ARLINGTON, Va. — Ilya Kovalchuk is fully committed to helping the Washington Capitals win the Stanley Cup, but the forward is also rooting for the Montreal Canadiens to do well this NHL postseason.
“Hopefully, we’ll see them in the conference final,” Kovalchuk said Wednesday.
When it appeared the Canadiens were unlikely to qualify for the Stanley Cup Playoffs this season, they traded Kovalchuk, a potential unrestricted free agent, to the Capitals for a third-round pick in the 2020 NHL Draft on Feb. 23. But things changed after the NHL season was paused March 12 due to concerns surrounding the coronavirus.
The Canadiens (31-31-9, .500 points percentage), in 12th place in the Eastern Conference, were included the NHL Return to Play Plan as part of the Stanley Cup Qualifiers. They will play the fifth-seeded Pittsburgh Penguins (40-23-6, .623) in a best-of-5 series that starts Aug. 1, with the winner advancing to the playoffs.
It’s possible their opponent there could be the Capitals (41-20-8, .652), who, as one of the top four in the conference in points percentage, will play a round-robin against the Tampa Bay Lightning (43-21-6, .657), Philadelphia Flyers (41-21-7, .645) and Boston Bruins (44-14-12, .714) to determine the seeding for the Eastern Conference First Round.
Playoff matchups will be determined by seeding each round, not set by a bracket as in previous seasons. Montreal and Washington could be paired in any round through the Eastern Conference Final based on the results.
The Canadiens signed Kovalchuk as a free agent Jan. 3 after he and the Los Angeles Kings agreed to part. In February, with Montreal out of a playoff position, general manager Marc Bergevin asked Kovalchuk where he wanted to be traded. The 37-year-old requested Washington because he thought he’d fit well and have a good chance to win the Stanley Cup for the first time.
Kovalchuk said he enjoyed his limited time with the Canadiens (22 games) and that he keeps in touch with some of his former teammates, but said he has no regrets about the trade.
“It’s all history and I’m very happy to be here,” Kovalchuk said. “We have a great team here and great chance, so we just need to work hard as a team and be as well-prepared as we can as a team.”
Kovalchuk scored nine points (three goals, six assists) in 17 games of his second season with the Kings before they put him through unconditional waivers and terminated his contract Dec. 17. He signed a one-year contract with Montreal and scored 13 points (six goals, seven assists), including three game-winning goals, before being traded to Washington. Playing mostly on the Capitals’ third line and second power-play unit, Kovalchuk scored four points (one goal, three assists) in seven games before the season was paused.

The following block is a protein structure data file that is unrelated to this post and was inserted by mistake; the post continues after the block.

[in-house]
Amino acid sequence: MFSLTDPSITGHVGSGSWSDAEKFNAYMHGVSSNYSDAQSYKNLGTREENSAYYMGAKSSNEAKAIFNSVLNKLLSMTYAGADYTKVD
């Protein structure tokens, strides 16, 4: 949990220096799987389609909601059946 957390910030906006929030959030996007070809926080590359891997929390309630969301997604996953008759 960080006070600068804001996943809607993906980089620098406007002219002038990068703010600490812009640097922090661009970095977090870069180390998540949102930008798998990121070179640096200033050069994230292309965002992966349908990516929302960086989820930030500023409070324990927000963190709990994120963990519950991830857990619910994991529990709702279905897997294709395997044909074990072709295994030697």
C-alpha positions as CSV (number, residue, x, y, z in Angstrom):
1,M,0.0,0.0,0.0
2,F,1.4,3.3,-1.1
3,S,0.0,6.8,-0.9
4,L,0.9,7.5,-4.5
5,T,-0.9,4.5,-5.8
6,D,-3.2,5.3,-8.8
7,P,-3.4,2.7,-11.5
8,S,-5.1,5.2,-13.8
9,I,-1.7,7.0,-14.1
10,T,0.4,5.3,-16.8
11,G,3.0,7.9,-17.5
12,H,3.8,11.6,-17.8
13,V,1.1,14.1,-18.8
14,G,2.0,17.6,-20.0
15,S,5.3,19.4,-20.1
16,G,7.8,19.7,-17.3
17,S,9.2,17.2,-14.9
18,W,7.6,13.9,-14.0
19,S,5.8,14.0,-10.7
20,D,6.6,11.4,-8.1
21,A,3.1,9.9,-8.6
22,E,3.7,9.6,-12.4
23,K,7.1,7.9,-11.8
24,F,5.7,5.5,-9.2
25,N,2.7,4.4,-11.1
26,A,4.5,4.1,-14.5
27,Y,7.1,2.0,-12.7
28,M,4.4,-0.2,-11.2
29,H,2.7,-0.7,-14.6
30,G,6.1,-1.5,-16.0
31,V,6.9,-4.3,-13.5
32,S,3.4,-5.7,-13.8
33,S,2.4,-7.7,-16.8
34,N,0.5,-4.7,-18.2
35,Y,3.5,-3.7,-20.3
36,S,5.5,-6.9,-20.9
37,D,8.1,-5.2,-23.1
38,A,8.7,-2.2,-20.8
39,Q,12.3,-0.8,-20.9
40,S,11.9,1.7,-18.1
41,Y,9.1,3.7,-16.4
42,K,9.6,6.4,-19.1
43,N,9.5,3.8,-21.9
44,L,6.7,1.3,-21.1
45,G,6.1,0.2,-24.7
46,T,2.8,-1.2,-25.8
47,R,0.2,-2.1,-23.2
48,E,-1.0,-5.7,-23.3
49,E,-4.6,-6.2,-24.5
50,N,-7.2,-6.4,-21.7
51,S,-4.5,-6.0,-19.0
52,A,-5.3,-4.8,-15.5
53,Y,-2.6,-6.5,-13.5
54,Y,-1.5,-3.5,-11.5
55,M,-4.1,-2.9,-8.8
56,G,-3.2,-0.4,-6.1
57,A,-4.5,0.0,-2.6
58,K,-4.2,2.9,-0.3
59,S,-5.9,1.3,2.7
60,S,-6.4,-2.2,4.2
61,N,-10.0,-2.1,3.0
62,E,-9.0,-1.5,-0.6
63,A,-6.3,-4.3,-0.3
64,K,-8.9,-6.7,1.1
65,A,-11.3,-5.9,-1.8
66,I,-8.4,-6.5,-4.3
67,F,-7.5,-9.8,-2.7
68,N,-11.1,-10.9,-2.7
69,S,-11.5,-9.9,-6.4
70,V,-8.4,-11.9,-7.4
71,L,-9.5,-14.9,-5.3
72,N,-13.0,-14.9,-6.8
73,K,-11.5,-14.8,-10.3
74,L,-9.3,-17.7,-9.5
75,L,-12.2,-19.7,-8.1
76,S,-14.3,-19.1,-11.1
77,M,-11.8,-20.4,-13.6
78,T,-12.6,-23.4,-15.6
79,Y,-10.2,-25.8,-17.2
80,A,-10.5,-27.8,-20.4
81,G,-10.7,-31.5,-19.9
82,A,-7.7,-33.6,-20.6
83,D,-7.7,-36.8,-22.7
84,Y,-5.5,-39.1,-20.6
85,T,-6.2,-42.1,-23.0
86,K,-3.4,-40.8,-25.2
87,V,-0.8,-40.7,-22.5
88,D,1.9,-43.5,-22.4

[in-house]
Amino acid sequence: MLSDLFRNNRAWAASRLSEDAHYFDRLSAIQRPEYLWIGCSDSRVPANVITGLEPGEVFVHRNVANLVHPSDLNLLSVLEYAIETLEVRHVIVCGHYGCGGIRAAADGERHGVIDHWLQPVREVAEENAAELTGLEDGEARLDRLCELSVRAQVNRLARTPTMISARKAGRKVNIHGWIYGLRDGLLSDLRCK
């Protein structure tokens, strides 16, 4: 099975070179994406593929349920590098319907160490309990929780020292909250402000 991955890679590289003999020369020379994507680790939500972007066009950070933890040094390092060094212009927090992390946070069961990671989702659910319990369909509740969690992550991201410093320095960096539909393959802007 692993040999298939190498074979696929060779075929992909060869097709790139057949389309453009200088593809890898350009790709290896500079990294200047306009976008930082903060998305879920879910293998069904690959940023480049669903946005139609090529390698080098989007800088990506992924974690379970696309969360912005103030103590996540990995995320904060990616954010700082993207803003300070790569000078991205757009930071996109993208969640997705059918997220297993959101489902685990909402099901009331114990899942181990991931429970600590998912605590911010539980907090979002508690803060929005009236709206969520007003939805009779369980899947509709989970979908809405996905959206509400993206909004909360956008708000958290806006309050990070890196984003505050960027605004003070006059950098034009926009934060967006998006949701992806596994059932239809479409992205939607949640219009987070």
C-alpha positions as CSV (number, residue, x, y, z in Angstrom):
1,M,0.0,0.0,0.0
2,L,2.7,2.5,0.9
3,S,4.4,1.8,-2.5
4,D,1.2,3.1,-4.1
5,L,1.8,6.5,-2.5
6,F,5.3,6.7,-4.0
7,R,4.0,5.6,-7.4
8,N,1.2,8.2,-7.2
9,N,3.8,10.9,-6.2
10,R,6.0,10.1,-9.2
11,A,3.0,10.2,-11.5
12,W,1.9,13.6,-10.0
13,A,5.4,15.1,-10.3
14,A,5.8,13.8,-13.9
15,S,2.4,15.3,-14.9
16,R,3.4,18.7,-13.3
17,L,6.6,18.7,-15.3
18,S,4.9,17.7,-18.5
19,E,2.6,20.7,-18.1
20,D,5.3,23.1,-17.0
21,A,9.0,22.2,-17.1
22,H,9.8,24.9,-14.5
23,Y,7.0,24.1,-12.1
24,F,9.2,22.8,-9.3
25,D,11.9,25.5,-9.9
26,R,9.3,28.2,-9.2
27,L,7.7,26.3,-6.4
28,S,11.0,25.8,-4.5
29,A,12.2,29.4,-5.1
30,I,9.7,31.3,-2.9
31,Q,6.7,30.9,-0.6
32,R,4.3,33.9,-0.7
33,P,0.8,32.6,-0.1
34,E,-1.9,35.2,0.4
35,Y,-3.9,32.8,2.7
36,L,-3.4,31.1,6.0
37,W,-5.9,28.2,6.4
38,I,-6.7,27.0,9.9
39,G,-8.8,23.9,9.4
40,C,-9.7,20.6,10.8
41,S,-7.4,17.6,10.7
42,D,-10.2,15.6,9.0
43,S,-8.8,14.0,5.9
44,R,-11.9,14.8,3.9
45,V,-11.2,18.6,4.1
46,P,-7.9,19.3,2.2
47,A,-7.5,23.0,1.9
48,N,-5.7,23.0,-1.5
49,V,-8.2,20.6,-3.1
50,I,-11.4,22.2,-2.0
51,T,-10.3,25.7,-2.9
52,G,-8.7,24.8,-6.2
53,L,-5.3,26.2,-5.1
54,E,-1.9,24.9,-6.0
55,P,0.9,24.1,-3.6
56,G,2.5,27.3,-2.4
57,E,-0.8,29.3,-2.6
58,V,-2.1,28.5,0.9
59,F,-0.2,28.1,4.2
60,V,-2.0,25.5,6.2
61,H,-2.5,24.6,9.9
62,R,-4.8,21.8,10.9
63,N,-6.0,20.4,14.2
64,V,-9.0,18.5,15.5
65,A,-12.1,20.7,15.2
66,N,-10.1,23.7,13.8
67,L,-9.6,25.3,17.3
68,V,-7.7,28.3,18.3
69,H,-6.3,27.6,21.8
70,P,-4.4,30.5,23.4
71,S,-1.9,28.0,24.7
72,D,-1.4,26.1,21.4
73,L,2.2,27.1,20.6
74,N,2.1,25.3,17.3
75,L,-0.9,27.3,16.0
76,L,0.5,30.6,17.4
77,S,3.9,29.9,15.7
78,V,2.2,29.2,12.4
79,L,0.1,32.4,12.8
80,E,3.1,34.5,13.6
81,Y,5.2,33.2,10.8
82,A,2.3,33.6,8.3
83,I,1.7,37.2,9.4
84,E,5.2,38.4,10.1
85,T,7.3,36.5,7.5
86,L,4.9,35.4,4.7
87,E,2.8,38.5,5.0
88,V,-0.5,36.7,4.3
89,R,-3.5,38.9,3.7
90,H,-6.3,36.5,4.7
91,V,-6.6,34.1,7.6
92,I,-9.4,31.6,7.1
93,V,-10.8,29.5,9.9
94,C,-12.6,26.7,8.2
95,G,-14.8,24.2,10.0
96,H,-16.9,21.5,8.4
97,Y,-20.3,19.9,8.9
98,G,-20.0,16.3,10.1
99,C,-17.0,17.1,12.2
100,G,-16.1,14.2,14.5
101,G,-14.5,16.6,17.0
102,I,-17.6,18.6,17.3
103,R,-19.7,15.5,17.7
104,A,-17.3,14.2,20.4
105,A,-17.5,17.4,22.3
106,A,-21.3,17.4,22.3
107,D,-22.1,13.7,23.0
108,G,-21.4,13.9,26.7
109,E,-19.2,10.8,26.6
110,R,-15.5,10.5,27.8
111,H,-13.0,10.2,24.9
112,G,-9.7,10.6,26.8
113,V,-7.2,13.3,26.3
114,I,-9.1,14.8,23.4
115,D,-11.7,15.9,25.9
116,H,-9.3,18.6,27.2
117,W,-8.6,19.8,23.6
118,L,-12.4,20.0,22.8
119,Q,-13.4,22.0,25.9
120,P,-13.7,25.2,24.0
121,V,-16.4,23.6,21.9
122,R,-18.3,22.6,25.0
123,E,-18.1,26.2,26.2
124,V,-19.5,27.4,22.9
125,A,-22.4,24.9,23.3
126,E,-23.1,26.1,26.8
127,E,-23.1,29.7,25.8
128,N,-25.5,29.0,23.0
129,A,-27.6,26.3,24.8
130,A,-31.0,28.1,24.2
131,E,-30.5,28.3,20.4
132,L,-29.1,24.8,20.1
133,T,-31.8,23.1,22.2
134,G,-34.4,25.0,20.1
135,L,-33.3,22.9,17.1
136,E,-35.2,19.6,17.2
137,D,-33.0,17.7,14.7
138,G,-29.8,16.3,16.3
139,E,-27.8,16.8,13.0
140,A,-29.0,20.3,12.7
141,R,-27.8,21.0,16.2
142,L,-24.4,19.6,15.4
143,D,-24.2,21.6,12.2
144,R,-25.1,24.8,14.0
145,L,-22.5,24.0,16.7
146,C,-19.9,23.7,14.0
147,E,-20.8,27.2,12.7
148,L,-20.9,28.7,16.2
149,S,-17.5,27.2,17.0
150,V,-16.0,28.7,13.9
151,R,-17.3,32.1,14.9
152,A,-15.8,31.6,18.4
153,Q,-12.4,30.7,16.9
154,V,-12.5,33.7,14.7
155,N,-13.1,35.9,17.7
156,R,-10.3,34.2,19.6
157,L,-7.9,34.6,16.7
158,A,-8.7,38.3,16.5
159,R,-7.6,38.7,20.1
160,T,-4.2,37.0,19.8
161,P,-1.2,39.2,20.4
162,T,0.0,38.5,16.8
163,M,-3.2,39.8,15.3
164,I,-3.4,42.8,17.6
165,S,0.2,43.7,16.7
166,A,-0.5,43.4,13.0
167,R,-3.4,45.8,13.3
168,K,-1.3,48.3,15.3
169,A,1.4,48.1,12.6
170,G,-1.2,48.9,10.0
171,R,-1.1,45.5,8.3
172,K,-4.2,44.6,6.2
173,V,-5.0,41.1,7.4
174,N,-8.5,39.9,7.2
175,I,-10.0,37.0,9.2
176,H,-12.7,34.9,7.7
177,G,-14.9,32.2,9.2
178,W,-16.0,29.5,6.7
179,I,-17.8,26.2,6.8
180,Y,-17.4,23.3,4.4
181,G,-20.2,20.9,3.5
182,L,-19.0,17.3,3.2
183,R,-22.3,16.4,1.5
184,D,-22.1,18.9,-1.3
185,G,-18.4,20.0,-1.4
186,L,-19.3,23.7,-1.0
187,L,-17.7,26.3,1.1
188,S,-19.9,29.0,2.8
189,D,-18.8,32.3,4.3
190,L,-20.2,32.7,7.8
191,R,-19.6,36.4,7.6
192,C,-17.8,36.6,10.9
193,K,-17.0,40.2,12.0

Going through training camp with Washington before it leaves for the hub in Toronto on July 26 will help the left wing get more familiar with its style of play.
“The second time around it’s much easier when you know all the guys, the coaching staff and the system,” Kovalchuk said. “All the drills on the ice, they’re all the same. It’s nice to be feeling familiar with everything, and it’s way more comfortable the second time around, for sure.”
Kovalchuk’s transition was eased by having four fellow Russians on the team, including good friend Alex Ovechkin, center Evgeny Kuznetsov, defenseman Dmitry Orlov, and rookie backup goalie Ilya Samsonov. But Kovalchuk said he got along quickly with all his new teammates.
“We spent I think the last 10 days before the break on the road, and that helps to grow a little chemistry,” he said. “It’s always good when you spend [time together]. Now we’re going to spend hopefully two and a half, three months in a bubble city, Toronto or somewhere else, and it will be nice. But it’s easy, especially with all those Russians here, and Ovi.
“Obviously, he’s the captain and he brings all that energy and he wants the guys to hang out together and be family.”